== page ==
Murphy Pipeline chooses McElroy fusion machines because of their quality and reliability. They also take advantage of McElroy's productivity tools which help expedite the fusion process and protect their large fusion machine fleet.
"We use the McElroy Pipe Stands extensively," said Andy Mayer, president of Murphy Pipelines. "They allow the pipe to be brought into the fusion machine at a consistent level for a more efficient fusion process. They also reduce stresses on the pipe rollers and the machine itself."
Once the 300- to 600-foot lengths of pipeline were fused together, Murphy Pipeline personnel capped the pipe ends. Each pipe section is then bacteriologically disinfected and pressure tested in the staging area prior to installation. Two consecutive days of samples are taken, each 24 hours apart, and checked for bacteriological clearance. This step is critical, as it is what eliminates alternative or temporary water services to be set up. Because the pipe has been properly pre-chlorinated, it is ready to be put into service immediately after installation.
Murphy Pipeline takes great care in the quality of their installations. The final component of the staging process is the addition of a manifest attached to each pipe section that identifies the testing results and that the steps have been taken. Records of the testing are given to inspectors, project managers and project owners.
To install the replacement piping, workers excavated small entry and exit pits in the cemetery. The original cast-iron main was decommissioned and readied for the pipe bursting process as equipment is lowered in the pits.
Long metal rods traveled through the existing main to the launch pit, where a blade set, expander, tracing wire and HDPE piping are attached to the rods. Once all equipment was in place, the pull-back process began. In most cases, the pipe was pulled back and burst through the old pipe by the early afternoon.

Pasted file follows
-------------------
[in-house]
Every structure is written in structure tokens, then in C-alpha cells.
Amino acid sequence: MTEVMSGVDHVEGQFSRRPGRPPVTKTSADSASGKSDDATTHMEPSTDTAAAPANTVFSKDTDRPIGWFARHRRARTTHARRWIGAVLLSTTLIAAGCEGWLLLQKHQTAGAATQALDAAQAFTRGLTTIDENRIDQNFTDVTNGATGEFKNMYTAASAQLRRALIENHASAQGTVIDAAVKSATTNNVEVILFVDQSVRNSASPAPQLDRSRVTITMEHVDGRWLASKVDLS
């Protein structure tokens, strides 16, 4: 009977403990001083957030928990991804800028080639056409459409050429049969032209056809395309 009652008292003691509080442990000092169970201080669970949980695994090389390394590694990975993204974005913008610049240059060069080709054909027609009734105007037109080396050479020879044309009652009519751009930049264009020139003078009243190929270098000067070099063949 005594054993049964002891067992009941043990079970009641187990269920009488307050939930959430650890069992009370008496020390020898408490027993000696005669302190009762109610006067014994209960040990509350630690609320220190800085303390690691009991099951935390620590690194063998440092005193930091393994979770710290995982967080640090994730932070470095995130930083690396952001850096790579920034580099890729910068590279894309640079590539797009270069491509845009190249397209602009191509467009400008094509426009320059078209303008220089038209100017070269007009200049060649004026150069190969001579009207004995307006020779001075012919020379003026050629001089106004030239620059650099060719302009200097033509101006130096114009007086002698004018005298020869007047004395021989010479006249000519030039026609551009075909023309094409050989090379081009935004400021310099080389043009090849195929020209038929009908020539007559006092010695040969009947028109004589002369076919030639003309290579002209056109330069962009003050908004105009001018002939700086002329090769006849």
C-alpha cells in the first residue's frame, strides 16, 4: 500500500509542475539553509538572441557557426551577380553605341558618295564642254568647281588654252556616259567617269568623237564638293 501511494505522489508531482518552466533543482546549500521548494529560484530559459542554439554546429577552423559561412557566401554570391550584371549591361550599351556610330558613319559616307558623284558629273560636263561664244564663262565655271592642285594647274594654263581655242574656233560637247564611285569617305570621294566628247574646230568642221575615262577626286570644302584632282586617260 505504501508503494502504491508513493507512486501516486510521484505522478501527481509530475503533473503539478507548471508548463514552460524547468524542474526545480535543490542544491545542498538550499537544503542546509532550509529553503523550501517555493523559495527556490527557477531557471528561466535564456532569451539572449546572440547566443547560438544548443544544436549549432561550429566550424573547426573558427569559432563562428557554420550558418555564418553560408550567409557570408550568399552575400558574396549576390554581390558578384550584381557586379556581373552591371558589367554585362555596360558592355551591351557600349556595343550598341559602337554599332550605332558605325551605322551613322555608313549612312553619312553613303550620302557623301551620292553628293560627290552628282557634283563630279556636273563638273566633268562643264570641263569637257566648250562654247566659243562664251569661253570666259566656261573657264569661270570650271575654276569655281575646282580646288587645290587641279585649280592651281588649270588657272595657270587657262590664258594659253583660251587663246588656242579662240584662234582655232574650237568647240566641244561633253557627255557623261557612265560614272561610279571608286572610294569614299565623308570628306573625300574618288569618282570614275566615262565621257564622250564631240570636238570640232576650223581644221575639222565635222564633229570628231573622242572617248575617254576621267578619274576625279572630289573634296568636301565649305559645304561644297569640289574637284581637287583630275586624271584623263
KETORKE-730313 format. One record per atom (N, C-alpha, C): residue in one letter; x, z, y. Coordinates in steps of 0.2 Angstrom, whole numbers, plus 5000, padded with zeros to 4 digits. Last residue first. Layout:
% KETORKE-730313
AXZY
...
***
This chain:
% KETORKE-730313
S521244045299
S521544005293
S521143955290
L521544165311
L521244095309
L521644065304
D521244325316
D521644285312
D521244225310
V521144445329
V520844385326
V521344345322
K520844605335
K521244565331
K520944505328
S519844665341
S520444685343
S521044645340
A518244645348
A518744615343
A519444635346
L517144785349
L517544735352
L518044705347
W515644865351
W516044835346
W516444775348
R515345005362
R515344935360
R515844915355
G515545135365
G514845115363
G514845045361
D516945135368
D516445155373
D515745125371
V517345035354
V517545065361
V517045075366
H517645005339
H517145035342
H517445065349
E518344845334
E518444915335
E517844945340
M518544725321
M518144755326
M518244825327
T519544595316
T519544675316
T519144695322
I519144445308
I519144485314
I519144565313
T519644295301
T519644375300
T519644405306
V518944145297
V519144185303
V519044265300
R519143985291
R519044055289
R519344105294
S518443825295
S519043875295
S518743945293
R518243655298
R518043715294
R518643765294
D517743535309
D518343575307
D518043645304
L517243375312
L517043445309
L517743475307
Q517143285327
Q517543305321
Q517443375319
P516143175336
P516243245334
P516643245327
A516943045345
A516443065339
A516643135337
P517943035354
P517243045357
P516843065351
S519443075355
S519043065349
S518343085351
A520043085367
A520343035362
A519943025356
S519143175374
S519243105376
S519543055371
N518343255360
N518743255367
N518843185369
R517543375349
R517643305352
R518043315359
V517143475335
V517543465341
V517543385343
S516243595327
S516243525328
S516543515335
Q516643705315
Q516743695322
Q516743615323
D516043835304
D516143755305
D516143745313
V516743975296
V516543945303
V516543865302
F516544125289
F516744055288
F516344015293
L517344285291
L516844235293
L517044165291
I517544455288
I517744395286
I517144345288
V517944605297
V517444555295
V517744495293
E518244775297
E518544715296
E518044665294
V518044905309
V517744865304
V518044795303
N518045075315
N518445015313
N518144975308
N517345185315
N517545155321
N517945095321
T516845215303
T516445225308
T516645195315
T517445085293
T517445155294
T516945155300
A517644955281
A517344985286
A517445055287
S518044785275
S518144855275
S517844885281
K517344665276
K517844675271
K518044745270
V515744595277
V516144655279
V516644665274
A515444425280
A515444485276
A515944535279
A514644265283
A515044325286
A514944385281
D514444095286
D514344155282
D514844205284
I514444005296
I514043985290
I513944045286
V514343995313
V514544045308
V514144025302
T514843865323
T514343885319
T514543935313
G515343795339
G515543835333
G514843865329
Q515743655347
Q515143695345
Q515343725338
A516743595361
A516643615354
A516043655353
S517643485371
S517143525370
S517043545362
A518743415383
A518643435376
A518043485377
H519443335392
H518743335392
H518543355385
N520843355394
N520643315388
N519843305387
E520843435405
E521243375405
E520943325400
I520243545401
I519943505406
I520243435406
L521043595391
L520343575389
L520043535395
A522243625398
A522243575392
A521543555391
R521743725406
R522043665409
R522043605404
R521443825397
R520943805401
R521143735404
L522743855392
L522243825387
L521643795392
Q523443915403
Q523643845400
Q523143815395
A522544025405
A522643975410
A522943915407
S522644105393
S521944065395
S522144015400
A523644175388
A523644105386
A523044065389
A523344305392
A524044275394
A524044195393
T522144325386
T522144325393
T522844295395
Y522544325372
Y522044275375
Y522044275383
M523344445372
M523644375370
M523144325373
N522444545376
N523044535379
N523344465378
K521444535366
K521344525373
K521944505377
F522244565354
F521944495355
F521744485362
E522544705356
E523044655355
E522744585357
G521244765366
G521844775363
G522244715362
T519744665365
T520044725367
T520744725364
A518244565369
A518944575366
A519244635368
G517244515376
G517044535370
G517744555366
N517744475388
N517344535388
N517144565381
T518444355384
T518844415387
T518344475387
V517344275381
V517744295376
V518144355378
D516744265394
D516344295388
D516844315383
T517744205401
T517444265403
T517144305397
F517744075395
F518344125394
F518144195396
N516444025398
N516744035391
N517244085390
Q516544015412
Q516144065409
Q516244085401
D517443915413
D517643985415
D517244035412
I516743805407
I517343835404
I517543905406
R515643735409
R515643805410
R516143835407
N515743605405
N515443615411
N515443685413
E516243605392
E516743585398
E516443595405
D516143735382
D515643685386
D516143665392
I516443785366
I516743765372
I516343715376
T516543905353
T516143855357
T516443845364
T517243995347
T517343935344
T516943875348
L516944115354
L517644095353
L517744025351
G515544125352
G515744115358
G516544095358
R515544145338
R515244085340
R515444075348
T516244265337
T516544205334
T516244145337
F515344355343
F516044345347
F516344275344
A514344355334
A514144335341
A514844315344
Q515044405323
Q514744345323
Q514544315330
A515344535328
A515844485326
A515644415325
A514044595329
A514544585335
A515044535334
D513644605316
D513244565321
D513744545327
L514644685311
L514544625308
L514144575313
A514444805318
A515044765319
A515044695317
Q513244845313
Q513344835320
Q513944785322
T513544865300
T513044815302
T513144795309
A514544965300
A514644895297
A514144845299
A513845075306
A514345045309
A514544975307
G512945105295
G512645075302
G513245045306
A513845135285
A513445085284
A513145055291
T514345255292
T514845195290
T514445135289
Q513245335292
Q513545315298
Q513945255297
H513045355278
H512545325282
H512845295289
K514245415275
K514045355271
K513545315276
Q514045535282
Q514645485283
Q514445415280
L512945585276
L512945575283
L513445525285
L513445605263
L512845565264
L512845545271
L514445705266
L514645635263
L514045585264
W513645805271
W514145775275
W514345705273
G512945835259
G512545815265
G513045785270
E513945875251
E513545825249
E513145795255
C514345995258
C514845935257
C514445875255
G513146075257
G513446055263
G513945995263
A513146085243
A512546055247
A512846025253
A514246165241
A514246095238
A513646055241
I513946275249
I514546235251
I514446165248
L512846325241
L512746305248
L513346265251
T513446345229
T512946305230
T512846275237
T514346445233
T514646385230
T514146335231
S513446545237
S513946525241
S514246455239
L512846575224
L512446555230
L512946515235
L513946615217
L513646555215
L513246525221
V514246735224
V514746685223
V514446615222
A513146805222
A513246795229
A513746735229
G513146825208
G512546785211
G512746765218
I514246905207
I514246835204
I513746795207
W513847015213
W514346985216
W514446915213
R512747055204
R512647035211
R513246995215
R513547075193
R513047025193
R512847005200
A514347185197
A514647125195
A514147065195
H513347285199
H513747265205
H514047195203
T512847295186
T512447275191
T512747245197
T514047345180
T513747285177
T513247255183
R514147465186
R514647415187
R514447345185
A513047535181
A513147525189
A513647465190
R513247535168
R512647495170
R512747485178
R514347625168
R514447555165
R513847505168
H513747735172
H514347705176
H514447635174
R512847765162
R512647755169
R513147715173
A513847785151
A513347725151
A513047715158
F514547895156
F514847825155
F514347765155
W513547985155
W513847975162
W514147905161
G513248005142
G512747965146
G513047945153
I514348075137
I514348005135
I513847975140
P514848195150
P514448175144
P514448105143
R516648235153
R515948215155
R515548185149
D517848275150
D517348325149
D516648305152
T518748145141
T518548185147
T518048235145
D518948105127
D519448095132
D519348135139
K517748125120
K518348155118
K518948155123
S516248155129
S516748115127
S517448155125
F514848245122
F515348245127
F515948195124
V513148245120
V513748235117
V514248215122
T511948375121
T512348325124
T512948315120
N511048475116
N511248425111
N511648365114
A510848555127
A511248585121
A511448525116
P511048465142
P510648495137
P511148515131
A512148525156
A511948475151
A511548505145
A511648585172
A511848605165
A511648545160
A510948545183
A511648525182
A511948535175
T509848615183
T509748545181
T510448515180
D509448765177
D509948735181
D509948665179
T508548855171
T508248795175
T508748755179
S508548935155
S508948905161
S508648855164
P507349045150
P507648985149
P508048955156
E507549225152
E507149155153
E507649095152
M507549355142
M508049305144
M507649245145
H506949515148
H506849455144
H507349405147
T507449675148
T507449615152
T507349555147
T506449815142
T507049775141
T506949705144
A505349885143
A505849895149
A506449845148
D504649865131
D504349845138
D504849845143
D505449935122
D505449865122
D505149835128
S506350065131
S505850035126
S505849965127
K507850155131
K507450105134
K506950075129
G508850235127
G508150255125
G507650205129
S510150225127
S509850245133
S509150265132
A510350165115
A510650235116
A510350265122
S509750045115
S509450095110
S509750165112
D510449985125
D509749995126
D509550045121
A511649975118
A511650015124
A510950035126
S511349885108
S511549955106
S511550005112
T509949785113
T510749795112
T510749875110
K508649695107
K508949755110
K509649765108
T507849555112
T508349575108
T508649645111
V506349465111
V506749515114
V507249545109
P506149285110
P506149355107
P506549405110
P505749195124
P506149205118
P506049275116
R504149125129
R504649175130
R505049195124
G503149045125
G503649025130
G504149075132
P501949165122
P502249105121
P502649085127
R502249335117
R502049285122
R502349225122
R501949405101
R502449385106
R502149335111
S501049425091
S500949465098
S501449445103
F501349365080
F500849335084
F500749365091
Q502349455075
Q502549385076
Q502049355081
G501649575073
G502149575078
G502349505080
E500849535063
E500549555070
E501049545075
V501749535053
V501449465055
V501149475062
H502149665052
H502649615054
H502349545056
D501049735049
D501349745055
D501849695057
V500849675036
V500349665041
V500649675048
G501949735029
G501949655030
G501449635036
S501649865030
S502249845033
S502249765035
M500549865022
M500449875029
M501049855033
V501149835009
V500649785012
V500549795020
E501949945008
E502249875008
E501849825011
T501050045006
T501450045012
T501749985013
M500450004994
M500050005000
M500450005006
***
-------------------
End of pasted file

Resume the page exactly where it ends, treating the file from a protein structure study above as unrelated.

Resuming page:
The static pipe bursting process can also be used to replace existing mains made of AC, PVC, ductile iron, clay, concrete and steel.
During the pull, the expander forced the existing cast iron mains to split and the pieces of the old pipes were pushed into the surrounding soil. The new HDPE pipe is then pulled through the space created by the expander.
On the days spent pipe bursting, crews could often be found making connections in the early afternoon. Lastly pits were backfilled as the pipelines were put back into service.
Murphy Pipeline personnel were challenged with working in an operational national landmark that would not be closing to tourists and visitors, averaging 11,000 per day. Arlington National Cemetery also holds, on average, about 25 to 30 funerals per day. Inevitably, these funerals would occur near construction areas. Out of respect to the deceased and the services, workers often had to stop fusing and work elsewhere during the funeral.
Workers were able to load up the fusion machine quickly, taking it to and from location on the back of a flat-bed truck. Workers could unload the machine, a small generator, and be fusing pipe as soon as the heater came up to temperature. Tear down of a site, for funeral purposes or after completion, was also simple and required minimal effort.
In total, 5 construction phases progressed replacing over 38,500 feet of existing 6-inch cast iron water main with new 6-inch HDPE. Murphy Pipeline Contractors were awarded the phases through Patriot Construction, 8(A), SDVOSB, a full services General Contractor, headquartered in Maryland, US.
"The project progressed without incident and is a true testimony to the pre-chlorinated pipe bursting technology and the team atmosphere to replace the extensive water main system with little to no impact on the cemetery and its daily activity," said Mayer. "Team work was vital to ensure a successful project. The Norfolk District U.S. Army Corps of Engineers and Arlington National Cemetery personnel showed great resolve in working with our crews to properly plan, adapt and execute the project."